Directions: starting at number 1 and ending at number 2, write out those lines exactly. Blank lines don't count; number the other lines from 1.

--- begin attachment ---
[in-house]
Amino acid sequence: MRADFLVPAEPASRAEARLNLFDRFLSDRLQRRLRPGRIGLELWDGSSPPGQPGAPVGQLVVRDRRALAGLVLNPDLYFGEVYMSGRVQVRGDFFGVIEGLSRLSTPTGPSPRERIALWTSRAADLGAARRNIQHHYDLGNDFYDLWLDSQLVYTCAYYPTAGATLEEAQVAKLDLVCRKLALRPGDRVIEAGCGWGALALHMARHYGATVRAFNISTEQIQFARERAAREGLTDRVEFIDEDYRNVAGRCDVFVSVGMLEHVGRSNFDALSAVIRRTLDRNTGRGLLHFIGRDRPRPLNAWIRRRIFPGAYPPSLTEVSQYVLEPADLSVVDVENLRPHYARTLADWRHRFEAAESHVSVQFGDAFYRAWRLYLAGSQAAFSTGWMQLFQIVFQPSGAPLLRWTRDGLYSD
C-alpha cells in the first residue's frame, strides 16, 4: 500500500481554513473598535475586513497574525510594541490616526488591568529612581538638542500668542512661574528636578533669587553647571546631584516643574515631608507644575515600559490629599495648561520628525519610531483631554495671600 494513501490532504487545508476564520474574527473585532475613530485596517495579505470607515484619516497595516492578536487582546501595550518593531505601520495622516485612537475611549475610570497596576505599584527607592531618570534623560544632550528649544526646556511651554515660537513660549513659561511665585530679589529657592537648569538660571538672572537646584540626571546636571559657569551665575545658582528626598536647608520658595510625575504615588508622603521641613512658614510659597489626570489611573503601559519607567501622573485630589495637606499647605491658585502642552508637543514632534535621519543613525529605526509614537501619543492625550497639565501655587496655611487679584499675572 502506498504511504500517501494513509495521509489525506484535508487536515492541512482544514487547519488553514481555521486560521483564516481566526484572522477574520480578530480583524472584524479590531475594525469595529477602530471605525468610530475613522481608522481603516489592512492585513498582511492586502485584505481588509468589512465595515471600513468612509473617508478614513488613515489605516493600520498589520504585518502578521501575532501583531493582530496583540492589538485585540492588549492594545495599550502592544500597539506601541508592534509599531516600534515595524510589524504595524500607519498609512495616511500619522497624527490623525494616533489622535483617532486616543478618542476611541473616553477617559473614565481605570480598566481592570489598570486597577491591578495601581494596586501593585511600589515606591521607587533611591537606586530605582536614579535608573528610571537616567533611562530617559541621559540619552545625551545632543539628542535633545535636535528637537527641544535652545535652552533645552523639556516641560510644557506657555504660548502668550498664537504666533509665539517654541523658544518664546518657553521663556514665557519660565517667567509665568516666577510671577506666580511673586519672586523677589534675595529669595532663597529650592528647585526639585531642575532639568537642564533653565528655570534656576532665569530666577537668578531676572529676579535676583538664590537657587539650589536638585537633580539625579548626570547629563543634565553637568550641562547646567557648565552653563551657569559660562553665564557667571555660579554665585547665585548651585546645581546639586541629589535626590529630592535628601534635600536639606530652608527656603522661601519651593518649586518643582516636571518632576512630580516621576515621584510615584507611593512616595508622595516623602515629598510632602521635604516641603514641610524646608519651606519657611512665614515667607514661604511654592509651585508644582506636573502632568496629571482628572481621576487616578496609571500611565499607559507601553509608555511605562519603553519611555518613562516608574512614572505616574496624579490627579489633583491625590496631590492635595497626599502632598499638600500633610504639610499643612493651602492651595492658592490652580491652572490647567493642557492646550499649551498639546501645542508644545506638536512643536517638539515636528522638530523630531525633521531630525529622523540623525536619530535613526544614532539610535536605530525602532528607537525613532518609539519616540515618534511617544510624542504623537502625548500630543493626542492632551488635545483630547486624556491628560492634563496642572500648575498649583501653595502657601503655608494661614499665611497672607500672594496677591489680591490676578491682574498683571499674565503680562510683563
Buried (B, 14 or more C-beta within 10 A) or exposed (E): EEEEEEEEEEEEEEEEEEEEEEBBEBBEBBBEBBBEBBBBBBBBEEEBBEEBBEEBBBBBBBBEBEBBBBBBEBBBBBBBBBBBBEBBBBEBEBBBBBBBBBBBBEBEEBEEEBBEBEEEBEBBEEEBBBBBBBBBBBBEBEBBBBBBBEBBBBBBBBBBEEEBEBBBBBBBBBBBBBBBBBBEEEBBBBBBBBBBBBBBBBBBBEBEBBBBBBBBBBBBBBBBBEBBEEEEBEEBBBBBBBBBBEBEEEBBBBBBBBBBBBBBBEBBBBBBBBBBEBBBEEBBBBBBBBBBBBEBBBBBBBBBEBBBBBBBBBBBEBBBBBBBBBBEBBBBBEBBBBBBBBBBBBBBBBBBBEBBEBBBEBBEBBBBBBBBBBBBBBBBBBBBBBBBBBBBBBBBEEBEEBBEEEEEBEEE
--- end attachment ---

[in-house]
Amino acid sequence: MRADFLVPAEPASRAEARLNLFDRFLSDRLQRRLRPGRIGLELWDGSSPPGQPGAPVGQLVVRDRRALAGLVLNPDLYFGEVYMSGRVQVRGDFFGVIEGLSRLSTPTGPSPRERIALWTSRAADLGAARRNIQHHYDLGNDFYDLWLDSQLVYTCAYYPTAGATLEEAQVAKLDLVCRKLALRPGDRVIEAGCGWGALALHMARHYGATVRAFNISTEQIQFARERAAREGLTDRVEFIDEDYRNVAGRCDVFVSVGMLEHVGRSNFDALSAVIRRTLDRNTGRGLLHFIGRDRPRPLNAWIRRRIFPGAYPPSLTEVSQYVLEPADLSVVDVENLRPHYARTLADWRHRFEAAESHVSVQFGDAFYRAWRLYLAGSQAAFSTGWMQLFQIVFQPSGAPLLRWTRDGLYSD